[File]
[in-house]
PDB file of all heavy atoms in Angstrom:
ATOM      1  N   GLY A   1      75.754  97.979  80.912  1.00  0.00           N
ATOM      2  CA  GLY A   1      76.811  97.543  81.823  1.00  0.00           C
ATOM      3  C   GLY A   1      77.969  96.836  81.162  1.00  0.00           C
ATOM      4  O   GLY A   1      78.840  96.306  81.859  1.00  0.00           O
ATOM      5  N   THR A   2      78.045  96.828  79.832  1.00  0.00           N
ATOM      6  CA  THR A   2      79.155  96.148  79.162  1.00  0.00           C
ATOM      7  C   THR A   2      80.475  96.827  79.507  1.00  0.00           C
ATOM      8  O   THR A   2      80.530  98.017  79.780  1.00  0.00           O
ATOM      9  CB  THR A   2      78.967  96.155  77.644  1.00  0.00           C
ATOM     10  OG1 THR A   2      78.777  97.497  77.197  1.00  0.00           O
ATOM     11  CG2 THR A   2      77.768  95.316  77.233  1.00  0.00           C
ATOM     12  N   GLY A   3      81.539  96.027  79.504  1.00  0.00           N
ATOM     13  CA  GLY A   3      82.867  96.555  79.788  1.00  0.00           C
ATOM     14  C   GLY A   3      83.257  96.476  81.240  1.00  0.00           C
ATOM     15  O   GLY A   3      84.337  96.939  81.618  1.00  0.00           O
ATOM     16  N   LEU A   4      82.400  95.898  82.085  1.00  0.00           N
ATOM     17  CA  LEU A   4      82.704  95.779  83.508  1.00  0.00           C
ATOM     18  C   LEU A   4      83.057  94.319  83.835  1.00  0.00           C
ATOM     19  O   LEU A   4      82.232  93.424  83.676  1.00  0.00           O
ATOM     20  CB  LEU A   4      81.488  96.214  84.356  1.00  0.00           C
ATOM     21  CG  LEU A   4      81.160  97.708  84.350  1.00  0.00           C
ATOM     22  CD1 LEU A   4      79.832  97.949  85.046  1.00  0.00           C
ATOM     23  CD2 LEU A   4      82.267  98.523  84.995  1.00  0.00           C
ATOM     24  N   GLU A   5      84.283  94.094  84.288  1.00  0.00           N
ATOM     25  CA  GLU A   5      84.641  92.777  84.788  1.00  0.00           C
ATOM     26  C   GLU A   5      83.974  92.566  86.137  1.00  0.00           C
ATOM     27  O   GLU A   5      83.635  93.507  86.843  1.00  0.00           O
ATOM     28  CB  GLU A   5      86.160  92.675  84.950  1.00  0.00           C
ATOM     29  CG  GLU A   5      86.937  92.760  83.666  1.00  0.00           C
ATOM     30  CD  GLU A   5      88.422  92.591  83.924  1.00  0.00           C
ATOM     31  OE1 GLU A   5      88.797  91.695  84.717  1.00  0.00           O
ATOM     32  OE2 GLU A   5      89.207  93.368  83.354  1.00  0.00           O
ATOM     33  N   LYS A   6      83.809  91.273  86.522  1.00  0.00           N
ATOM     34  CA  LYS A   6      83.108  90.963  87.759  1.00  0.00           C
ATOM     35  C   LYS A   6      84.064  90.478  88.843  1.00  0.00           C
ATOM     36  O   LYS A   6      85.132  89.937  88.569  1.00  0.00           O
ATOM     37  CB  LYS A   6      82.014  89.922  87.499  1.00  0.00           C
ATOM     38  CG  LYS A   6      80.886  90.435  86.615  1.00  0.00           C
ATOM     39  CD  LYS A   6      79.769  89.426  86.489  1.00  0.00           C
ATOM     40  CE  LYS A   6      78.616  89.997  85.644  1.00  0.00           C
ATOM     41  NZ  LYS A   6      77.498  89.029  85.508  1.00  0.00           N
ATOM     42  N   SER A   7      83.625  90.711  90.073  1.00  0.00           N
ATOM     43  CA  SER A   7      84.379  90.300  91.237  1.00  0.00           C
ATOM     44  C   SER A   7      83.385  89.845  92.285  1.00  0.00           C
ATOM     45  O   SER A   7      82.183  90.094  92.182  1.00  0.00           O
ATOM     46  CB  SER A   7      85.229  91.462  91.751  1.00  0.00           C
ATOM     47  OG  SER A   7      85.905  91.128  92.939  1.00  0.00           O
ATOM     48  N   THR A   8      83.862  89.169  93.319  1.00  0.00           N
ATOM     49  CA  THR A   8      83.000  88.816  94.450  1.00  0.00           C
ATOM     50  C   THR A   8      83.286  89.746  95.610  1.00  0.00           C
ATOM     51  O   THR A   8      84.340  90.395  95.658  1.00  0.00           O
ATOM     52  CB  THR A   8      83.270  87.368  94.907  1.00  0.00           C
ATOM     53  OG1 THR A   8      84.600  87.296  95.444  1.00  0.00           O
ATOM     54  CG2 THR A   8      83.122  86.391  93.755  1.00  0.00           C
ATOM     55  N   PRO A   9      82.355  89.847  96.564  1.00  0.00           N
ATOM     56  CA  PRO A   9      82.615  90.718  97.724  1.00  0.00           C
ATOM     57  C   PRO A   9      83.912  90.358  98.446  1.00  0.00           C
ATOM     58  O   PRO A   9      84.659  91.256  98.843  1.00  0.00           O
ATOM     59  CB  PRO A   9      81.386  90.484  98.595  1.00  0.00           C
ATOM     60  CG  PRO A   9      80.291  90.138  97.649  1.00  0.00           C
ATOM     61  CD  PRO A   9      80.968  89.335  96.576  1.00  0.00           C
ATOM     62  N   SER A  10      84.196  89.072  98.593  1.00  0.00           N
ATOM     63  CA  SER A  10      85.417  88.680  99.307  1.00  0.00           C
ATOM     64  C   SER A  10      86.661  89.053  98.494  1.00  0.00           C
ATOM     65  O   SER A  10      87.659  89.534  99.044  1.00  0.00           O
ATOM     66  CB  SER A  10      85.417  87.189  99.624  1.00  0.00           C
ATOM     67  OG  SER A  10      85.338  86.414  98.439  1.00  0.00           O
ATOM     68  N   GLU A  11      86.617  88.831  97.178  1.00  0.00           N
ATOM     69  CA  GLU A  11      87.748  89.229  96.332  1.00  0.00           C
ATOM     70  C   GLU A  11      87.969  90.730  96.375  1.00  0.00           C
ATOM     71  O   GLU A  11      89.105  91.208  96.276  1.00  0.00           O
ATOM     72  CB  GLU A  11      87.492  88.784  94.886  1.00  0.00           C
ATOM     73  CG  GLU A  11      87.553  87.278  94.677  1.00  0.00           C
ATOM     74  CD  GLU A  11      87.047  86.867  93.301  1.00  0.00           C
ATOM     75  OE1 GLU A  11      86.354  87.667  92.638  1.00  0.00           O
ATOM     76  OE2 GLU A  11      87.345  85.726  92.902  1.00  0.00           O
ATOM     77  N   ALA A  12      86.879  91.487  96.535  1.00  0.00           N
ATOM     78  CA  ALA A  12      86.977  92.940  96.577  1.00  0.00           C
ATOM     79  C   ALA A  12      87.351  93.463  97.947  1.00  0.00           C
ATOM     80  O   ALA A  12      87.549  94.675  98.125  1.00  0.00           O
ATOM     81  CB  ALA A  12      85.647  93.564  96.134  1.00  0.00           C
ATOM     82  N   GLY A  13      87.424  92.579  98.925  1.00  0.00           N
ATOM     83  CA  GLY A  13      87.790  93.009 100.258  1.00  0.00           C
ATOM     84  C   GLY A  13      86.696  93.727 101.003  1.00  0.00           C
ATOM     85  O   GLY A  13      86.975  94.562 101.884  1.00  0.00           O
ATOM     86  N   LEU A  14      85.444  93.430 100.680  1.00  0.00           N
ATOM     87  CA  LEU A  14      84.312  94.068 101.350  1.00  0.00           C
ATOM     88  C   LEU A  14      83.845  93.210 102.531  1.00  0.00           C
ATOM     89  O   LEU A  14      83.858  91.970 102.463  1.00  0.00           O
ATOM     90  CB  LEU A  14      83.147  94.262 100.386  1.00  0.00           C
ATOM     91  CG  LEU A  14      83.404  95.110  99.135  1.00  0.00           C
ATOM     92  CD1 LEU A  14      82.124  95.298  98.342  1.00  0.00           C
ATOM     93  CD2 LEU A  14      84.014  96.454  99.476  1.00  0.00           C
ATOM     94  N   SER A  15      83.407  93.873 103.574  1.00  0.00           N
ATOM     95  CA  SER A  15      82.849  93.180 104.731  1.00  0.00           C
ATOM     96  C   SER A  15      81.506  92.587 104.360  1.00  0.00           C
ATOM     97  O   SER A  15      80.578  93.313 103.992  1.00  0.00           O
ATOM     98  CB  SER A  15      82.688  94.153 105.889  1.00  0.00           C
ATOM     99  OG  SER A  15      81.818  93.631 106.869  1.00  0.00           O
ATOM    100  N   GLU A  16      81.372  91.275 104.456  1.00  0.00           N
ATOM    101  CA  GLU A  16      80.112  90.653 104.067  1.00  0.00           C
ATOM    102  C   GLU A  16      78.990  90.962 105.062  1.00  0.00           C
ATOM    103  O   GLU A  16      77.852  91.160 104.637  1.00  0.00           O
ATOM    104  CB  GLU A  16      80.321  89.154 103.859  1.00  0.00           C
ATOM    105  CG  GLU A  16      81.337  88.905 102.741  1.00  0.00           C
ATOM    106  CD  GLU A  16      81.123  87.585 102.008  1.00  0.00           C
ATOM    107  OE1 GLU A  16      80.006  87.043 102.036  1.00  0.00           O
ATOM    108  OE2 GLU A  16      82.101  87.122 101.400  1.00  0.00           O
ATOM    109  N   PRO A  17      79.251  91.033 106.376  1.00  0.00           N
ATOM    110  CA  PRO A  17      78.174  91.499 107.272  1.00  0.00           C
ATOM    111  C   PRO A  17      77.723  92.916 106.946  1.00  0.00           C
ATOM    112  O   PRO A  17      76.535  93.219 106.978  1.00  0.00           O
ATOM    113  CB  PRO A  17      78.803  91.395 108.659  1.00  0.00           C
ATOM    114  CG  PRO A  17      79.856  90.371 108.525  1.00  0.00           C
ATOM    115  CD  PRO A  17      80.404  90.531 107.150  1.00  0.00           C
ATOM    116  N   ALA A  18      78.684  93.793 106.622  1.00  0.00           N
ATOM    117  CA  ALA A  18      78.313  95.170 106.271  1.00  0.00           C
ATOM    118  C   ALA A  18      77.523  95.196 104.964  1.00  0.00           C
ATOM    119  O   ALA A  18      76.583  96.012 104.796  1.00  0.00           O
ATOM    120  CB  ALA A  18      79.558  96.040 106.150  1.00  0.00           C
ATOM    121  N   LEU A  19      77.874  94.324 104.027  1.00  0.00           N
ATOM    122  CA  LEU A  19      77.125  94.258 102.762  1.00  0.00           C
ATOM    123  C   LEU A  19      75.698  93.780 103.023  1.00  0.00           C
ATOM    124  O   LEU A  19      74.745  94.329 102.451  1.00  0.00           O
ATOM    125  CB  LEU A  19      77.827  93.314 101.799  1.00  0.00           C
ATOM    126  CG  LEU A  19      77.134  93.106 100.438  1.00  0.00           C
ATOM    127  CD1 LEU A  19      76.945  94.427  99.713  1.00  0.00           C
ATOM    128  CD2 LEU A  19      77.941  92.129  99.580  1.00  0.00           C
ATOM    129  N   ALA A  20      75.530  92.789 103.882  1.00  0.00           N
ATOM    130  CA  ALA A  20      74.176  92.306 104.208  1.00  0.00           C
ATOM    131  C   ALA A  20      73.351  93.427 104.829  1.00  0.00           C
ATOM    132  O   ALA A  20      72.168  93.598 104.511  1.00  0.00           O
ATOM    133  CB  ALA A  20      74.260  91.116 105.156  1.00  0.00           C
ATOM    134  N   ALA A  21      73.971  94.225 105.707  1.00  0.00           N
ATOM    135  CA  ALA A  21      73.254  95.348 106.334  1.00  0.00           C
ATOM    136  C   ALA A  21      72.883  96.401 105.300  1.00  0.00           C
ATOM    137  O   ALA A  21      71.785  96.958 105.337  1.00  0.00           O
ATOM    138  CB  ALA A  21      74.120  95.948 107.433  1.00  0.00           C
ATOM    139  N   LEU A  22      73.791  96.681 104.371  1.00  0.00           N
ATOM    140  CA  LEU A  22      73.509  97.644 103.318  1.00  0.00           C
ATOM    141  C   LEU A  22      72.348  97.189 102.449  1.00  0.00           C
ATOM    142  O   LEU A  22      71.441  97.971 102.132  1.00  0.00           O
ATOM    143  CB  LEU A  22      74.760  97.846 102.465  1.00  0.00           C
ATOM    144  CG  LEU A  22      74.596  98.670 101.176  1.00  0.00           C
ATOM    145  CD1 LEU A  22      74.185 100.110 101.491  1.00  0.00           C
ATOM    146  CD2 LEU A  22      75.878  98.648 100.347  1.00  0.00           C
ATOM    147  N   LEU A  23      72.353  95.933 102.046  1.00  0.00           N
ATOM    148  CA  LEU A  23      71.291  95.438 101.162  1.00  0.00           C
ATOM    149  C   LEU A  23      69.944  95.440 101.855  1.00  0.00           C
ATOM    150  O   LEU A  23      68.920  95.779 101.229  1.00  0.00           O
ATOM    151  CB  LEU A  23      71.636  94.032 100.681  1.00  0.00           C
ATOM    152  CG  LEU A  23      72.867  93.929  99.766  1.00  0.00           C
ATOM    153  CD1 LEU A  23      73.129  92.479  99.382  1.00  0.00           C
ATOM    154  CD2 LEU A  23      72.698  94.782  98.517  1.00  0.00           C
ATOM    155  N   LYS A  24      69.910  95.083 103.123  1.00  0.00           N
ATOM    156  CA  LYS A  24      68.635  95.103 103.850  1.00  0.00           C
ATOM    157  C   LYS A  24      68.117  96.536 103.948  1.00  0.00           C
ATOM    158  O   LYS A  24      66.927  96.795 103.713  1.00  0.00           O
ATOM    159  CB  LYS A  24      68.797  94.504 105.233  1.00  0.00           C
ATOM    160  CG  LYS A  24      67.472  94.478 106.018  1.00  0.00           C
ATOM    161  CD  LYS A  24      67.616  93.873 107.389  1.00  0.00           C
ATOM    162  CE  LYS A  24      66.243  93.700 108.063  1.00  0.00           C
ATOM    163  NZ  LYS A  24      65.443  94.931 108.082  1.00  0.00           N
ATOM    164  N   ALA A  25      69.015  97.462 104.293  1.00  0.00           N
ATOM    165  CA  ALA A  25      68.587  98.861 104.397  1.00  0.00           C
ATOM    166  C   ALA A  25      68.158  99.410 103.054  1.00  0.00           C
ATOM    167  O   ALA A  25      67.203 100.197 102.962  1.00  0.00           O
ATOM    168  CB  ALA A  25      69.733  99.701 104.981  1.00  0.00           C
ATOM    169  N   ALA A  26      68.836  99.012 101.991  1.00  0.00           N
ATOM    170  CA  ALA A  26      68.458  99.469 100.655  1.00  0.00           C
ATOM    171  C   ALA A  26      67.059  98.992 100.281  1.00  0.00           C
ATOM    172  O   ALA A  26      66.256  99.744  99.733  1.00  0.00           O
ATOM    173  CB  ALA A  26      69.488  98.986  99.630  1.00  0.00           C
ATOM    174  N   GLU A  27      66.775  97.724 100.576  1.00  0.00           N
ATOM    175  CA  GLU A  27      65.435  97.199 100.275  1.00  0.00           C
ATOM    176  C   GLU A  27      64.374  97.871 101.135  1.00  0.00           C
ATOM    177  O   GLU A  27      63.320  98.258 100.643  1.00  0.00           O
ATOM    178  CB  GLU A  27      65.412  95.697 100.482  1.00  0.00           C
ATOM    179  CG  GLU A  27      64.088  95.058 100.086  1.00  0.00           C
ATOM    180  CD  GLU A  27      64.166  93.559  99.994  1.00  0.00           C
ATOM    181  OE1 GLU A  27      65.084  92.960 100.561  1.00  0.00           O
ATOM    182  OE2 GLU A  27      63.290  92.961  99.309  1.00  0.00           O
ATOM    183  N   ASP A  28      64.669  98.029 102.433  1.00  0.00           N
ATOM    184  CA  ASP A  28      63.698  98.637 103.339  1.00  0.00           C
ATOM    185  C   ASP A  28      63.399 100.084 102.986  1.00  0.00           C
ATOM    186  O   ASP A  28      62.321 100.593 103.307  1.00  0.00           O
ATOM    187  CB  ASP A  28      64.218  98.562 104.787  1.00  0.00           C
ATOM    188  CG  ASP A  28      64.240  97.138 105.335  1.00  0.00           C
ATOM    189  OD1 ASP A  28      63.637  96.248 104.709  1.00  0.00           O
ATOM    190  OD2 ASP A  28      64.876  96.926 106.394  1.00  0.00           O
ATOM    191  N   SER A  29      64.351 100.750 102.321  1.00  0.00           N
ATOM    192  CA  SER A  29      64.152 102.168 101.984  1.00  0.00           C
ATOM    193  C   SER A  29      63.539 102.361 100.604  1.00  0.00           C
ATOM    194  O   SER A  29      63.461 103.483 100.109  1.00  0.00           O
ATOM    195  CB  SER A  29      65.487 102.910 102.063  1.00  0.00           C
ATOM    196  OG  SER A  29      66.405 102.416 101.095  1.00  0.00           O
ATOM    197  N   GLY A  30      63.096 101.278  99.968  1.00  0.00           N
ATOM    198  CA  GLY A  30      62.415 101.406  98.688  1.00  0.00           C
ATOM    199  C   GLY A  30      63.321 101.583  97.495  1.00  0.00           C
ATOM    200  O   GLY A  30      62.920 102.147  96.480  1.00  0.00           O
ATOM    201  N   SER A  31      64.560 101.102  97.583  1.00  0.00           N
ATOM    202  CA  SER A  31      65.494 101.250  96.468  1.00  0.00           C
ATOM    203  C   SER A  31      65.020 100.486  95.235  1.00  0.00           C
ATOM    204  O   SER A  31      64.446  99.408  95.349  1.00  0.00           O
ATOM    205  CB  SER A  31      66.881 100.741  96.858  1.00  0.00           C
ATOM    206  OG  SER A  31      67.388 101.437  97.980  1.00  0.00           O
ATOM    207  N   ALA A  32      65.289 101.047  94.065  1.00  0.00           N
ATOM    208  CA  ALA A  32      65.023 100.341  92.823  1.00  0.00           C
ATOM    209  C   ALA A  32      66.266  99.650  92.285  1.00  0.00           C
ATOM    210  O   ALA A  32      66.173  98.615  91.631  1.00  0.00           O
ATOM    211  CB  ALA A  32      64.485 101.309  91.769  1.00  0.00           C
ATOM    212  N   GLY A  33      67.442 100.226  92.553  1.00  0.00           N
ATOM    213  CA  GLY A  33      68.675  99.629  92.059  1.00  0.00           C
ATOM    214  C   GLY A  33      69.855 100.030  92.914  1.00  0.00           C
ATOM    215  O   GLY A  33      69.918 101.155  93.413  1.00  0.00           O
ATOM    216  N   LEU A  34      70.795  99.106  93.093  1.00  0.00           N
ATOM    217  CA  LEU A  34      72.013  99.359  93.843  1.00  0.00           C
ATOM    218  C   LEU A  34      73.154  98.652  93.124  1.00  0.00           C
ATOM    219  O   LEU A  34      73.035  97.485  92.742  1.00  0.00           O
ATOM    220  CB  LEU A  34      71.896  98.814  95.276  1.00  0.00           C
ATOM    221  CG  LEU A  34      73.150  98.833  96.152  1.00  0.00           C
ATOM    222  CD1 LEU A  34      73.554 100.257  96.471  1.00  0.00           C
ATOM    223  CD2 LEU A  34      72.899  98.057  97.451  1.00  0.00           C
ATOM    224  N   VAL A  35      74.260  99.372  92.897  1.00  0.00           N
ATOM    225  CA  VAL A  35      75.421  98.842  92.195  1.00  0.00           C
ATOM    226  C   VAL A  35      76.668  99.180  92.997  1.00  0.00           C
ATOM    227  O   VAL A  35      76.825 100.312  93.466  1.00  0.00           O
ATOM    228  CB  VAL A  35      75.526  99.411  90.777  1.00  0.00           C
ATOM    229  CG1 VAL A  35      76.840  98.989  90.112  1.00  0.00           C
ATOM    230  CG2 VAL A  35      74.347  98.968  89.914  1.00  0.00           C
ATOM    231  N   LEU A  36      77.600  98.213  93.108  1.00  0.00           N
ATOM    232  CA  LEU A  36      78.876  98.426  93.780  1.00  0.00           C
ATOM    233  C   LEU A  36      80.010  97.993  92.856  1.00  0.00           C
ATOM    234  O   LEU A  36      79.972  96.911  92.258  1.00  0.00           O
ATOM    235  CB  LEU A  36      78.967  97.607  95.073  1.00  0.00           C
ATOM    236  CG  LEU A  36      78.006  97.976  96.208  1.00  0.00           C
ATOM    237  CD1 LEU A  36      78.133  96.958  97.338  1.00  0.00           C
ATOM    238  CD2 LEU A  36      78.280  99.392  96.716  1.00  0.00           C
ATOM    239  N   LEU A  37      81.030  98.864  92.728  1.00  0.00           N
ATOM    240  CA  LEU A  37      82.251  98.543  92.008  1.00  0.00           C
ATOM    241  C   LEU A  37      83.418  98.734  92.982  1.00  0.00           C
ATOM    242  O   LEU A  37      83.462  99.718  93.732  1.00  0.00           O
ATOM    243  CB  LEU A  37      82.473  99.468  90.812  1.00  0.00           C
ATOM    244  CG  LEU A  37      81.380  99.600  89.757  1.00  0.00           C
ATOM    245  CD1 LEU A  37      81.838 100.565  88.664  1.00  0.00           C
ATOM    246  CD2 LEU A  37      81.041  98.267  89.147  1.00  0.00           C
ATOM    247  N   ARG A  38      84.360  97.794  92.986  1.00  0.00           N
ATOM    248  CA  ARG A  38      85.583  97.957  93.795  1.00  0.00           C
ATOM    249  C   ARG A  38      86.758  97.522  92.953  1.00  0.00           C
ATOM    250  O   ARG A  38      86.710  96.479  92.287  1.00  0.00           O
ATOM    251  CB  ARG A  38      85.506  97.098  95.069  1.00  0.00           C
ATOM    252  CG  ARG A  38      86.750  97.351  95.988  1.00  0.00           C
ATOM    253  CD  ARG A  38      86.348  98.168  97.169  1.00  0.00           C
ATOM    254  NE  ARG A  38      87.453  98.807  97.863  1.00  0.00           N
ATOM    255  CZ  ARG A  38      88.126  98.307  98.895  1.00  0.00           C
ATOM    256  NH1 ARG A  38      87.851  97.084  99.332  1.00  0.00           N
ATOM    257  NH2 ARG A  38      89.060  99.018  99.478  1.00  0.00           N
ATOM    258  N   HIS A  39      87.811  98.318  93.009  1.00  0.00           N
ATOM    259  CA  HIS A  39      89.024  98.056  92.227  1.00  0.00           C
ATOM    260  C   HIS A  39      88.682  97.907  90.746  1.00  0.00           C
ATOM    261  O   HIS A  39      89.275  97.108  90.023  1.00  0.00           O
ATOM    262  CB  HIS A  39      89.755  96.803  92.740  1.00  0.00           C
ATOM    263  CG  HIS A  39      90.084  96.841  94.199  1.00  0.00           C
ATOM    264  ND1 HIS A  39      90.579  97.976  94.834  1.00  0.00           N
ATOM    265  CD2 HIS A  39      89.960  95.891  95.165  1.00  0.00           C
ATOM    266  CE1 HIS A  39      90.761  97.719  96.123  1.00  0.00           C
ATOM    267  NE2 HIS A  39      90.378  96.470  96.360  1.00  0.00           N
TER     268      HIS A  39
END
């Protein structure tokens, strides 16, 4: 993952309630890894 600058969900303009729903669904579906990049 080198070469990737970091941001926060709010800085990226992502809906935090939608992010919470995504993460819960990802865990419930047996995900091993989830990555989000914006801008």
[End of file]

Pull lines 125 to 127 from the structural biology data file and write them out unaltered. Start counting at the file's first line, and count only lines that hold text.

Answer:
ATOM    123  C   LEU A  19      75.698  93.780 103.023  1.00  0.00           C
ATOM    124  O   LEU A  19      74.745  94.329 102.451  1.00  0.00           O
ATOM    125  CB  LEU A  19      77.827  93.314 101.799  1.00  0.00           C